Pictured: Ravioli and Vegetable Soup
When I’m in a rush to get dinner on the table (which is often), I turn to my freezer for help. I like to keep it well stocked with a few essential ingredients that will allow me to get a quick and effortless dinner on the table fast. Plus filling my freezer with healthy options makes it less enticing to run and get takeout. Here are a few of my favorite foods to have on hand and some of the recipes that use them:
With all the topping combos out there, I think it’s impossible to get tired of pizza—and with the dough at the ready, it’s a quick meal to pull together. Just take the pizza dough out of your freezer and let it thaw in your fridge 24 hours before you want to use it.
I’m a huge fan of frozen fish, especially when you can buy fillets in individually vacuum-sealed packages—that helps keep it from getting freezer burn. I like to stock up on wild Alaskan salmon and farmed U.S. tilapia. If you buy a big bag of fillets, just pull out what you need the night before you’re going to cook it and put it in the refrigerator. A 5-ounce fillet takes 8 to 10 hours to thaw in the fridge.
There are many advantages to having bags of frozen fruit and vegetables on hand. For starters, many of them come already chopped, so that cuts down on prep time. And depending on the season, they can actually be better for you. Frozen fruits and vegetables are picked at their prime, meaning more flavor and more nutrients than their out-of-season counterparts. And most don’t have added sodium like canned vegetables do. If you thaw frozen fruit and vegetables, drain off any water that has collected in the bag or thaw them in a fine-mesh strainer over a bowl. Depending on the recipe, you may not have to thaw them at all.You can find almost any vegetable and fruit frozen, but I especially like to keep peas, spinach and a vegetable medley or two on hand. For fruit, I like blueberries and strawberries.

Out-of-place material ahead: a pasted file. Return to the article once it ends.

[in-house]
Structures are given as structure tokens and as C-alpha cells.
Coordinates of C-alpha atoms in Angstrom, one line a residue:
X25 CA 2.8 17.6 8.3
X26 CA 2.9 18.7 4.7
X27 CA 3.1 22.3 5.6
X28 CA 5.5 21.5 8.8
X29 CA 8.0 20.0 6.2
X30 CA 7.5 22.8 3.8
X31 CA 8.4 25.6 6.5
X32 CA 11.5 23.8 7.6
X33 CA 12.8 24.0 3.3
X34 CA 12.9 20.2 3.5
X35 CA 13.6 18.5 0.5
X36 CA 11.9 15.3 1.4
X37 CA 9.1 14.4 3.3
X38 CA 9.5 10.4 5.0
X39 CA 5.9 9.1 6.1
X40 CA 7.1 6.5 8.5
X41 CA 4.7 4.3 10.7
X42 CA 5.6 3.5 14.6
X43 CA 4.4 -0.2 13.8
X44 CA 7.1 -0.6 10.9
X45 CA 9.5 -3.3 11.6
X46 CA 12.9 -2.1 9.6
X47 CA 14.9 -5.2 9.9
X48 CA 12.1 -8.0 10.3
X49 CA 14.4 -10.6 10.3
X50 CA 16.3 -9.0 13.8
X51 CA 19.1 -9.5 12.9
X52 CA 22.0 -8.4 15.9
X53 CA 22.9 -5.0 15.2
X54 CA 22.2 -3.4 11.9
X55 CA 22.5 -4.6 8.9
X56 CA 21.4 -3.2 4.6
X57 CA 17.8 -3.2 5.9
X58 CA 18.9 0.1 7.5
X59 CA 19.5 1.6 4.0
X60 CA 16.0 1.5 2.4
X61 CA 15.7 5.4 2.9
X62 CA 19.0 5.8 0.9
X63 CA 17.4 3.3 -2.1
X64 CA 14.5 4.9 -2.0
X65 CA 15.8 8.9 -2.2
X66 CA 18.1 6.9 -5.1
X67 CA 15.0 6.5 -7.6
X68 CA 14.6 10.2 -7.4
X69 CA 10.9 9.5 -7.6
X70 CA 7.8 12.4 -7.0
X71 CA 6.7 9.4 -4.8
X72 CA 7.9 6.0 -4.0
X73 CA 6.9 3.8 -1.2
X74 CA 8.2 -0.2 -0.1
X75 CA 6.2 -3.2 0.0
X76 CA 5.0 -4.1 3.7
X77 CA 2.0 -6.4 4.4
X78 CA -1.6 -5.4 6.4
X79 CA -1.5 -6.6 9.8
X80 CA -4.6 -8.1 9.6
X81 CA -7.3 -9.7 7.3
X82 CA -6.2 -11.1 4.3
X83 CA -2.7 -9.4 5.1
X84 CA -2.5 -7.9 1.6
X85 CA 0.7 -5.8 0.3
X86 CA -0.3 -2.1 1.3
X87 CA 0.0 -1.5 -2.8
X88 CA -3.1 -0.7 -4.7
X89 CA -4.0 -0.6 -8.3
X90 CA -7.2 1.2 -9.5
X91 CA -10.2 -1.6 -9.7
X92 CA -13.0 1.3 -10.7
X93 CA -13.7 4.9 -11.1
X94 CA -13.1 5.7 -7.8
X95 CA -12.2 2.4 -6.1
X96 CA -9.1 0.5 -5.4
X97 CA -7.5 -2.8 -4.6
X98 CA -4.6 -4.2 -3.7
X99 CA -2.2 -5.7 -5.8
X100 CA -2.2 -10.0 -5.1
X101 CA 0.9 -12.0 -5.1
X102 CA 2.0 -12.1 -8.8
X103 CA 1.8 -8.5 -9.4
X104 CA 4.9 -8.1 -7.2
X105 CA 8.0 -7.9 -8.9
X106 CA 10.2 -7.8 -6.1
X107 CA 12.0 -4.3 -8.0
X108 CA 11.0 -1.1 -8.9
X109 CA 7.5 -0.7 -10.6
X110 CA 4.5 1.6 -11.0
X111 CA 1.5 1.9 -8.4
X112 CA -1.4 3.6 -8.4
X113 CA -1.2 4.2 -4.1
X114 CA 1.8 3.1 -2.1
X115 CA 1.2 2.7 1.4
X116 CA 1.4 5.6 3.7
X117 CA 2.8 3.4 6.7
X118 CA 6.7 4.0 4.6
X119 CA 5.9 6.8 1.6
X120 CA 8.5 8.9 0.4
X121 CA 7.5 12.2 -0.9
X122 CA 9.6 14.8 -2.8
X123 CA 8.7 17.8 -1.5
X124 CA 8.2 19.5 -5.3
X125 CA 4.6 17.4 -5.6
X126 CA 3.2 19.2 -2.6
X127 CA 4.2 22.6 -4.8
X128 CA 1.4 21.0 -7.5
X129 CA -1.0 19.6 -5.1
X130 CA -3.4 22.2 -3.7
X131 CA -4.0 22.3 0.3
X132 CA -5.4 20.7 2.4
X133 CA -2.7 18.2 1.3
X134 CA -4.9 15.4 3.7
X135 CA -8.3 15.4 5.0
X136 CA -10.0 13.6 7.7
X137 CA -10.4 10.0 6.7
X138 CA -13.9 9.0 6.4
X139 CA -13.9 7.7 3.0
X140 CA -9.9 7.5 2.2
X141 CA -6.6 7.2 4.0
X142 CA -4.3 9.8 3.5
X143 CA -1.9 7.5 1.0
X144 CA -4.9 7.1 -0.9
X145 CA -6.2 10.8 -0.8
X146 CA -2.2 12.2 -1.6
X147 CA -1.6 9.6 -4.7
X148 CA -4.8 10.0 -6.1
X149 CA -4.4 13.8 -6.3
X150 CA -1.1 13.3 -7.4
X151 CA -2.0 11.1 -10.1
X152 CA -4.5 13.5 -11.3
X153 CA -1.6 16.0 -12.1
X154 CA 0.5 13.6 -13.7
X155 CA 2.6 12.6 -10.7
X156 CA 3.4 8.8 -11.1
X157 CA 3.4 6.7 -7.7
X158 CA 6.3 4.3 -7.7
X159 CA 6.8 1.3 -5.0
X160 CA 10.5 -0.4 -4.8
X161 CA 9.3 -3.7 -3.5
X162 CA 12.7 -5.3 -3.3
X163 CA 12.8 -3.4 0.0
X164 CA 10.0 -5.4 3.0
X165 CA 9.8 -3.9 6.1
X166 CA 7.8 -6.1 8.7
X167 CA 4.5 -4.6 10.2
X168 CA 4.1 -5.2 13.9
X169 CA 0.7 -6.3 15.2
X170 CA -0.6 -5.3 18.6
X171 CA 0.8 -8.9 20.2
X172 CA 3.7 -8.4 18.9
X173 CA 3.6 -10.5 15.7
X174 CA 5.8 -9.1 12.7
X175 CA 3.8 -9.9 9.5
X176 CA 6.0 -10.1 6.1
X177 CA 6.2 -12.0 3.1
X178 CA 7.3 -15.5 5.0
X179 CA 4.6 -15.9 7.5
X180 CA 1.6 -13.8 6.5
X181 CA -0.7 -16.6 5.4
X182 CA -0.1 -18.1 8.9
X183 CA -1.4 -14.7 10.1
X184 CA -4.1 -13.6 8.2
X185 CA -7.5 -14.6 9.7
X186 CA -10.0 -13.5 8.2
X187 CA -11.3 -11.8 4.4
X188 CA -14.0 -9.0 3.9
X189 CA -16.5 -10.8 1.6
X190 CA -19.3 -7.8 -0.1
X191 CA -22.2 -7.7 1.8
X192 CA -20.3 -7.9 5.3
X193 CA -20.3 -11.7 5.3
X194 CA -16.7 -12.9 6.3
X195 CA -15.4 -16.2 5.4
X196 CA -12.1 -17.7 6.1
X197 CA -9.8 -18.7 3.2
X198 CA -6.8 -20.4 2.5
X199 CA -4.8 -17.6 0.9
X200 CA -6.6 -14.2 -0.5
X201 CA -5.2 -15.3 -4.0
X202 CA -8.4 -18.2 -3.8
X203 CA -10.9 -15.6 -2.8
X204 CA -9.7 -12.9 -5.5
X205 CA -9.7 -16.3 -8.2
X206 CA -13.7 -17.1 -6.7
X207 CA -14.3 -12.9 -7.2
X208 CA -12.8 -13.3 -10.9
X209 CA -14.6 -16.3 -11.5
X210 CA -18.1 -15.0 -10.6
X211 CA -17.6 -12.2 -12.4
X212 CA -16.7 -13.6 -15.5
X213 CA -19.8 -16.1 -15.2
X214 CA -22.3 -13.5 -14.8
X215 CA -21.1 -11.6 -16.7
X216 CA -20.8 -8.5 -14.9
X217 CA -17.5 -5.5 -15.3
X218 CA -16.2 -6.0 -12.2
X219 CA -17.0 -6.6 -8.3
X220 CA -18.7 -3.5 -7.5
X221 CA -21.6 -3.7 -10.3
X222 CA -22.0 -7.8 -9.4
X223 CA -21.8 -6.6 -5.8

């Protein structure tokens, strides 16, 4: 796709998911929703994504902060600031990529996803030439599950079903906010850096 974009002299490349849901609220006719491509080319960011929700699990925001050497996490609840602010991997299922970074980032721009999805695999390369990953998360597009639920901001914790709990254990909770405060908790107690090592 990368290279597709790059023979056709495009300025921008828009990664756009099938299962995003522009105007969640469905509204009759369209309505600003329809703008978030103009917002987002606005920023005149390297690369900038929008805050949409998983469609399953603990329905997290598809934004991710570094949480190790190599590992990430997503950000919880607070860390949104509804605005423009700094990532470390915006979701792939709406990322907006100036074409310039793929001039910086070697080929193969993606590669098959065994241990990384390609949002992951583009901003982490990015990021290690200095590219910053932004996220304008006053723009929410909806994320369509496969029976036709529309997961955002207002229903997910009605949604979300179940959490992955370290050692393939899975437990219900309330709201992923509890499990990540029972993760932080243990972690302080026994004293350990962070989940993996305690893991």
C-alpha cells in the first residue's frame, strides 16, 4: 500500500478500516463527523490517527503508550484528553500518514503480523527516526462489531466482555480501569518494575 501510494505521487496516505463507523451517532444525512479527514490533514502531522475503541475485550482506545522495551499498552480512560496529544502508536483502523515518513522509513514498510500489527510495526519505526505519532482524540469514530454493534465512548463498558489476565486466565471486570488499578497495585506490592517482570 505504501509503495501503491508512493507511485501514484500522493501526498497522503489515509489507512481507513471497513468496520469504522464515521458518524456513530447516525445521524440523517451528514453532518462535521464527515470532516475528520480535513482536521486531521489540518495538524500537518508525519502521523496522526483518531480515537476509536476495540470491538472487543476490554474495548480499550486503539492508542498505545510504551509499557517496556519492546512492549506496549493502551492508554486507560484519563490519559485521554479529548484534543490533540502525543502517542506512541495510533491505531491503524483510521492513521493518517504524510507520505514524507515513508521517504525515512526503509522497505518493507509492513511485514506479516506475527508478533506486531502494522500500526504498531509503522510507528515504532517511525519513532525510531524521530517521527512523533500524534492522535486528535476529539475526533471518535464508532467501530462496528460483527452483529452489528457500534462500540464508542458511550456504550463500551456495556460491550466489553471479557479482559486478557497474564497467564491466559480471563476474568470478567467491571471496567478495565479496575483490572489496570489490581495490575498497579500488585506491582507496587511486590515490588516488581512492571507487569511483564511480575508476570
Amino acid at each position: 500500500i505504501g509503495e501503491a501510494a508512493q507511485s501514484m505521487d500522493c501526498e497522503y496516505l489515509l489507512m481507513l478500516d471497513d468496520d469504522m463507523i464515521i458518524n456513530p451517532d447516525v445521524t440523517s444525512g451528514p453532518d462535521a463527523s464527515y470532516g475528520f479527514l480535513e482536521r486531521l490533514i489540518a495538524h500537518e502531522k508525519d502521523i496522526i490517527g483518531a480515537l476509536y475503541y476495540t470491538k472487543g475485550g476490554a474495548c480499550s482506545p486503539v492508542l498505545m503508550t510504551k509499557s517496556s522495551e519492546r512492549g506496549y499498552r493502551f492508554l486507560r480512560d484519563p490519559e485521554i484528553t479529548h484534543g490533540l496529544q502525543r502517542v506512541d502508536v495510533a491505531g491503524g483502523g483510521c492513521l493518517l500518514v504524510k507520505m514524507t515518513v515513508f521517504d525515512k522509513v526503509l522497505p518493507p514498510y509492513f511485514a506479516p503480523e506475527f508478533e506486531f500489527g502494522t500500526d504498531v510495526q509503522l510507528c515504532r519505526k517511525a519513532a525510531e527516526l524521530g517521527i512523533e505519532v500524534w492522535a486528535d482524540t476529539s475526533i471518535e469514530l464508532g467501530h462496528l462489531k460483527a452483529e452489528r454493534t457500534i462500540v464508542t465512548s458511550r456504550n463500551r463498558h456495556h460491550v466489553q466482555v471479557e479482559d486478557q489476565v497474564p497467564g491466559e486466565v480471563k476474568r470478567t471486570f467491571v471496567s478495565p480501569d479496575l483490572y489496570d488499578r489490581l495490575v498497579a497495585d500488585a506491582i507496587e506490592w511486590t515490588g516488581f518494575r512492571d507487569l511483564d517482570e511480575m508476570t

Bread spoils easily, especially if it’s kept on the counter in plastic. For a while I avoided buying big loaves of bread because of this, until I discovered that bread (or bread products like wraps and hamburger buns) freeze beautifully. They don’t take much time at all to thaw. If fact, slices of bread go from freezer to toaster without a problem. Or just pull out what you need and let it thaw on the counter or in your fridge. It should only need an hour or two (depending on the temperature) to be ready to use.
Why chicken tenders? They’re much smaller than conventional chicken breasts so they thaw out quickly. Plus, since they’re so small, they’re easy to cut up and add to a soup or stir-fry without having to commit to thawing and cooking a whole breast. Buy tenders at the store and repackage them in quart-size ziplock bags for convenience. Just transfer them to your fridge to defrost the night before you’re ready to use them.
Nuts are full of good fats (especially walnuts, which have omega-3s), so I try to have them around as much as possible. They are great for baking, topping a salad or just plain snacking. And as it turns out, storing nuts in the freezer is actually better than storing them in your pantry: it prevents the oils from going rancid. They don’t take long to thaw—just 10 minutes or so on the counter and you’re ready to go.
Even though I use cheese a lot in cooking, I used to inevitably end up with loose ends of forgotten blocks getting moldy in my fridge. Now I shred what I don’t use and freeze it. This works best with solid cheeses like Cheddar or Monterey Jack. When I need just a little bit (to top a salad, for example), it’s there. It thaws almost instantly and the texture and flavor remain unchanged.